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CD Review

Ludwig van Beethoven

Piano Sonatas

  • Piano Sonata #23 in F minor, Op. 57 "Appassionata"
  • Piano Sonata #22 in E Major, Op. 54
  • Piano Sonata #25 in G Major, Op. 79
  • Piano Sonata #4 in E Flat Major, Op. 7
Stephen Kovacevich, piano
EMI 56965
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What does it mean to mean? Is it just an average?

In the case of music, if not in all cases, I think it is better to ask "how" do things mean? As I listen to Kovacevich's latest installment in his Beethoven cycle this question comes to my mind. The word that most often came to mind over several listenings was "interesting". I mean that in the sense that his playing creates a sense of wonder and I want to learn more about the music, I want to listen to other interpretations. How does he accomplish this?

It so happens that I am also reading an essay about Bing Crosby. In it the author cites a 1899 article from "Popular Science Monthly". Talking about how white singers can sound "Negro" Robinson Murphy wrote, "around every prominent note [the singer] places a variety of small notes, called 'trimmings'." This is exactly the thing that Kovacevich does to the Beethoven Sonatas. The interplay between his hands, the phrasing produces brain synapses that are almost tactile in sensation.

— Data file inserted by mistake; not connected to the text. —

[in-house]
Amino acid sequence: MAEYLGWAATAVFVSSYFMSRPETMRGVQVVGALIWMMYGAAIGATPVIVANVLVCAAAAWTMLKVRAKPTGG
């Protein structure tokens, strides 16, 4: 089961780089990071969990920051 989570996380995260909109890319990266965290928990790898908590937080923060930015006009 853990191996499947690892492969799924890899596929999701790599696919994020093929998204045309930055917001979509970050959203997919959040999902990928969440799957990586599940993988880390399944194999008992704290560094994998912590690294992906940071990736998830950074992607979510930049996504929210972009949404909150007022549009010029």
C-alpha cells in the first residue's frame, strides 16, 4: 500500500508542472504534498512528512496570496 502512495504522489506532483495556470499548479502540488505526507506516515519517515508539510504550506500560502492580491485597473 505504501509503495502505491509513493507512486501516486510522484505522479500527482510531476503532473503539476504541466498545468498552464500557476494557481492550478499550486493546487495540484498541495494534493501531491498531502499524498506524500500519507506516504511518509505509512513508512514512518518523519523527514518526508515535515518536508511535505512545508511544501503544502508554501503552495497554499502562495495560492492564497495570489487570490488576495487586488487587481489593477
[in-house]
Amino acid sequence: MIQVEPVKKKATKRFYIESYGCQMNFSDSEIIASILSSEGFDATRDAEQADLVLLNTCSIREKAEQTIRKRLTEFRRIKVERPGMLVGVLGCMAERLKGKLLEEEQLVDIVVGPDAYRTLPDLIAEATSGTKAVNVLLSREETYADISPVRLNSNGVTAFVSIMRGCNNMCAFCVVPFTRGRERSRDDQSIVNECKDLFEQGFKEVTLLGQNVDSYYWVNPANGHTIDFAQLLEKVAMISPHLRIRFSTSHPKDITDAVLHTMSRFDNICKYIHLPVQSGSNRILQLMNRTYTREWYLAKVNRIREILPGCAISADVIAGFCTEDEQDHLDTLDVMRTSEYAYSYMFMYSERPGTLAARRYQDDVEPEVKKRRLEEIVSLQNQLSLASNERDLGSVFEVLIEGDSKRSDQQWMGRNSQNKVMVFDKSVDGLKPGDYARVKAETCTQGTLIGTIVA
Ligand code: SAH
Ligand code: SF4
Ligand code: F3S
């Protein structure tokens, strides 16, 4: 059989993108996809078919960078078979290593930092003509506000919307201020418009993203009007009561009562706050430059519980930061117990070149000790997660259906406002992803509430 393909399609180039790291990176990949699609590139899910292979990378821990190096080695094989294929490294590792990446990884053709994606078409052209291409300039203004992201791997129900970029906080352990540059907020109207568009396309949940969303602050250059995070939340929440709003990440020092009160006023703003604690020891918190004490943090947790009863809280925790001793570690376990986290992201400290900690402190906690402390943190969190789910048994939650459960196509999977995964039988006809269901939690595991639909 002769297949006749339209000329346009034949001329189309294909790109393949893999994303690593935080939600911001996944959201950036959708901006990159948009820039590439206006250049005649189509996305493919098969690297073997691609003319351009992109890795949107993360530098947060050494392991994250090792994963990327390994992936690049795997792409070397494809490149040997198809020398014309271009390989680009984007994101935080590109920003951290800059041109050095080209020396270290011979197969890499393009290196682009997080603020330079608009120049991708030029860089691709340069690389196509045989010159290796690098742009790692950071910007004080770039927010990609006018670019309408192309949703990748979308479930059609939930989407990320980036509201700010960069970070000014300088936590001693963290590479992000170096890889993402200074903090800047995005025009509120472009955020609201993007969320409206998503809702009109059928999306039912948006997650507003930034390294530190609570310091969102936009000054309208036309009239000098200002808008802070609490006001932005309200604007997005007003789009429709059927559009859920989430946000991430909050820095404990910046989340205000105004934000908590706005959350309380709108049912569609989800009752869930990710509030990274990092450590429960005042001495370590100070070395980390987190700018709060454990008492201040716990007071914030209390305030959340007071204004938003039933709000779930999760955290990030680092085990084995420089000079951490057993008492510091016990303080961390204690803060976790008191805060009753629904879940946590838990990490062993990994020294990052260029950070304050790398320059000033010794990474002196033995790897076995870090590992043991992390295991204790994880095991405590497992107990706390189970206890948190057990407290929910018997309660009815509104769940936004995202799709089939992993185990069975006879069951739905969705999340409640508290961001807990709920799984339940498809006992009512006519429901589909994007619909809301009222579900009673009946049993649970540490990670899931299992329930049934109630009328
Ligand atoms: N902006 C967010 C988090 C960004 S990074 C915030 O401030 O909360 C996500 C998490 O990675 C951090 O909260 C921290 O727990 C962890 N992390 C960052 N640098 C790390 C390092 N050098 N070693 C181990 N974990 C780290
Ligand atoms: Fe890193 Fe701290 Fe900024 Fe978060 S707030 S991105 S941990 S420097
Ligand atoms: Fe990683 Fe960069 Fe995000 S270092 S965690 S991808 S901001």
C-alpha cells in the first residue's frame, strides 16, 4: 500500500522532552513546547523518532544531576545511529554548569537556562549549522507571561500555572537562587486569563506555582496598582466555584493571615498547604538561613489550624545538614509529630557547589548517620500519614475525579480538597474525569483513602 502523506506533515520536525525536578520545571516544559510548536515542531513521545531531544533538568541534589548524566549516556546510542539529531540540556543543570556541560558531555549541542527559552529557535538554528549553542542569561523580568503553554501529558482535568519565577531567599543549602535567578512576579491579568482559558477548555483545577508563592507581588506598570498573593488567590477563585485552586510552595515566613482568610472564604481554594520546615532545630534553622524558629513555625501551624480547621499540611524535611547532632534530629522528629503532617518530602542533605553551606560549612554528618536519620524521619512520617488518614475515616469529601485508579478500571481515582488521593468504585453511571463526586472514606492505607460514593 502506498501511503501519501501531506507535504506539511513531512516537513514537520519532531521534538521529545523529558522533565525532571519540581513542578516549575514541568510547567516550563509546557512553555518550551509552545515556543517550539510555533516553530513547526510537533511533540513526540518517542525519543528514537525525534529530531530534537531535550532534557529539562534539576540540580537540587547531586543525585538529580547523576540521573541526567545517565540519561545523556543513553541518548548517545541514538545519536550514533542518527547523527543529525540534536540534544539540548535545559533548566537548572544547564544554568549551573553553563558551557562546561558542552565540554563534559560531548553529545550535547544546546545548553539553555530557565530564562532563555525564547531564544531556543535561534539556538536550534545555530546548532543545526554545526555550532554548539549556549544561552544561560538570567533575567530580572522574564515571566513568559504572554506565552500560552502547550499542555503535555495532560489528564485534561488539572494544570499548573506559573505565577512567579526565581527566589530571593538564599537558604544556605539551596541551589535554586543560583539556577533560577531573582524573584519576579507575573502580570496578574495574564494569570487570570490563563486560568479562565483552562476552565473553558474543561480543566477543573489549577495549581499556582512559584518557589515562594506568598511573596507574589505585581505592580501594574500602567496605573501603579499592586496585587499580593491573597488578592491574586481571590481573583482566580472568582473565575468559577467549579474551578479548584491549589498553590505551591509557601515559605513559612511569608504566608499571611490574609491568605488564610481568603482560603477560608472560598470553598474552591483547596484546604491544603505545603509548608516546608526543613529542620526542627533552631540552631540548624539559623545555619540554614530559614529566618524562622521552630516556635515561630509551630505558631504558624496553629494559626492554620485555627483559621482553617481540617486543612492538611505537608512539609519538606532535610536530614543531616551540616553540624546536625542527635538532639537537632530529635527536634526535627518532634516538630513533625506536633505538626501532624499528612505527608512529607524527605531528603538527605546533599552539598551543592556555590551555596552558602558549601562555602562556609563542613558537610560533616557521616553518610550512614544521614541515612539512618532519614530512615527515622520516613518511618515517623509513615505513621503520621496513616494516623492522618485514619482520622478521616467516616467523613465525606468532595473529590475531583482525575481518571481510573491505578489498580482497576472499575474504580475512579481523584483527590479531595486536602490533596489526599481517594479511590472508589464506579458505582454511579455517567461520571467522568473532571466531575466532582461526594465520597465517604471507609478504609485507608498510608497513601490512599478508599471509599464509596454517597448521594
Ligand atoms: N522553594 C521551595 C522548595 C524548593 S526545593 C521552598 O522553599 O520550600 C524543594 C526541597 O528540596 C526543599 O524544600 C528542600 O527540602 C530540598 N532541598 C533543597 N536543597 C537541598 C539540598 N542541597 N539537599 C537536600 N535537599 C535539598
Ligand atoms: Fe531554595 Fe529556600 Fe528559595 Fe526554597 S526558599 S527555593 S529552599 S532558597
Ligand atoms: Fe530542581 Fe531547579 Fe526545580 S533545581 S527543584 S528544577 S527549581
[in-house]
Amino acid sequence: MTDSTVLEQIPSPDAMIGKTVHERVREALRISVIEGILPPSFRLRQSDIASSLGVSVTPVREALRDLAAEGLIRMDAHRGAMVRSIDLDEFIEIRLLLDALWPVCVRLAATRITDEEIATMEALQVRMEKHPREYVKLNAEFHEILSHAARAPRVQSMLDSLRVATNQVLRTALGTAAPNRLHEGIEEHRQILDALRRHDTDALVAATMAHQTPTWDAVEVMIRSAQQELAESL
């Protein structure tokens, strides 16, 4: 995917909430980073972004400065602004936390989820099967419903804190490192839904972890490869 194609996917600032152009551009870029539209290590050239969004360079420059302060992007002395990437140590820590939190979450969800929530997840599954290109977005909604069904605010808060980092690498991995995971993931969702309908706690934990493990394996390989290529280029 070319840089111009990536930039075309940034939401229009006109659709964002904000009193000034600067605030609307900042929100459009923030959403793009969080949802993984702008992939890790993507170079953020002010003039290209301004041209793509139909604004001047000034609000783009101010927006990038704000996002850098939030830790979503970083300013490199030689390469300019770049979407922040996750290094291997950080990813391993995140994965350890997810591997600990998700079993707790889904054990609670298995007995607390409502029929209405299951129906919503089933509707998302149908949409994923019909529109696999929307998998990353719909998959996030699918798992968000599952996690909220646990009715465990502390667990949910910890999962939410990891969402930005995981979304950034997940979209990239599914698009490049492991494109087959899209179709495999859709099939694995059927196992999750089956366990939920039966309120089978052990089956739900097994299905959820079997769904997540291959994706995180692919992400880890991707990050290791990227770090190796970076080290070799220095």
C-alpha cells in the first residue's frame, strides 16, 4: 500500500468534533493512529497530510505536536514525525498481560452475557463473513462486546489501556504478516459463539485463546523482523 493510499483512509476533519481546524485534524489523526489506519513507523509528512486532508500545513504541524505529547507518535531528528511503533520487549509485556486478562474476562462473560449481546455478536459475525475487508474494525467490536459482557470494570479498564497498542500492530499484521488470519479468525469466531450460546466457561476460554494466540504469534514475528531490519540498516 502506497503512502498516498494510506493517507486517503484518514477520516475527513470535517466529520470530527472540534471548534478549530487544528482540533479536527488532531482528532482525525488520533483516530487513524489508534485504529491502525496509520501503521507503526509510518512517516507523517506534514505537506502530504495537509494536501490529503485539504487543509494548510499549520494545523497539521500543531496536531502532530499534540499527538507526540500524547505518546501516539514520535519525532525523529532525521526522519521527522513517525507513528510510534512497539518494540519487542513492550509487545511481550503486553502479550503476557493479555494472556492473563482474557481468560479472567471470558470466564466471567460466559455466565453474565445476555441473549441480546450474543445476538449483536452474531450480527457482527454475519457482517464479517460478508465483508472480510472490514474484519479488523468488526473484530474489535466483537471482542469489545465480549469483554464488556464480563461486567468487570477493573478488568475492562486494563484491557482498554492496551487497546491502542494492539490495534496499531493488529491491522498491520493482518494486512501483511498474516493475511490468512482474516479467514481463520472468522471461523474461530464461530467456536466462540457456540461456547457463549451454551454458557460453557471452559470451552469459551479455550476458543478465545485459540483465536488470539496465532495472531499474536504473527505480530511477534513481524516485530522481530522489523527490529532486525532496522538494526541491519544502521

As I said, I wanted to listen to other interpretations. For a modern comparison I listened to Alfred Brendel's recording of the Appassionata on Philips. It was not nearly as involving, as interesting. Listen to just the opening where Kovacevich emerges like some elemental force while Brendel merely is playing the music. Kovacevich seems to be exploring the music in search of some truth. These comments apply as well to the other pieces on this disc.

I could go on and on, but let's cut to the quick. (What is the etymology of that phrase?) Stephen Kovacevich is one of the two greatest living pianists. The other is Martha Argerich. Given that I feel this way about them, you may decide to disregard my review. If so, you will have missed a great recording.

I have listened to all of the previous releases in Kovacevich's cycle and praised them all. I know that Schnabel is held as a pinnacle and that Solomon is likewise highly regarded. I do not share the love of Schnabel and while I do like Solomon, Kovacevich is special. I really want to hear if he can unlock the Hammerklavier for me.

Post Script: As I listen to the Appassionata, Schubert comes to mind. I do not know the chronology of any compositions Schubert wrote at that time. While I do know that Beethoven influenced Schubert, I never before heard any Beethoven that sounded like Schubert.

The essay about Crosby was written by Gary Giddins and appeared in the 28 January 2001 issue of The New York Times.

After putting the finishing touches on this review I rewarded myself by just listening to the entire disc and not writing a single word.

Copyright © 2001, Robert Stumpf II